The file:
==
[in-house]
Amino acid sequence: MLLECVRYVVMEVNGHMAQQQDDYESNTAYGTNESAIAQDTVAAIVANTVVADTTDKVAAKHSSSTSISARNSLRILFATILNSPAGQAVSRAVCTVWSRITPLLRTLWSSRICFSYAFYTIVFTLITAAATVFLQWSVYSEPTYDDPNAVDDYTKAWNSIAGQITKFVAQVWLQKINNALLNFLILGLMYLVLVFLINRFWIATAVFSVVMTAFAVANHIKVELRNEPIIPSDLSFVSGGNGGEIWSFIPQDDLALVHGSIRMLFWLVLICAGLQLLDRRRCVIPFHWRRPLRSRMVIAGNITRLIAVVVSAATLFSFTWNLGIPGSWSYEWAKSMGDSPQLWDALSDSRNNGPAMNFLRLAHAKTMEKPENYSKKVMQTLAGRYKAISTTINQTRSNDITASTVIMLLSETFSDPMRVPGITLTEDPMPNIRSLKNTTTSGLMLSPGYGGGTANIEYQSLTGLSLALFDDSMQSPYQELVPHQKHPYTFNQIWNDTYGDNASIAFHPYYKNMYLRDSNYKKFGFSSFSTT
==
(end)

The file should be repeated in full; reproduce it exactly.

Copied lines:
[in-house]
Amino acid sequence: MLLECVRYVVMEVNGHMAQQQDDYESNTAYGTNESAIAQDTVAAIVANTVVADTTDKVAAKHSSSTSISARNSLRILFATILNSPAGQAVSRAVCTVWSRITPLLRTLWSSRICFSYAFYTIVFTLITAAATVFLQWSVYSEPTYDDPNAVDDYTKAWNSIAGQITKFVAQVWLQKINNALLNFLILGLMYLVLVFLINRFWIATAVFSVVMTAFAVANHIKVELRNEPIIPSDLSFVSGGNGGEIWSFIPQDDLALVHGSIRMLFWLVLICAGLQLLDRRRCVIPFHWRRPLRSRMVIAGNITRLIAVVVSAATLFSFTWNLGIPGSWSYEWAKSMGDSPQLWDALSDSRNNGPAMNFLRLAHAKTMEKPENYSKKVMQTLAGRYKAISTTINQTRSNDITASTVIMLLSETFSDPMRVPGITLTEDPMPNIRSLKNTTTSGLMLSPGYGGGTANIEYQSLTGLSLALFDDSMQSPYQELVPHQKHPYTFNQIWNDTYGDNASIAFHPYYKNMYLRDSNYKKFGFSSFSTT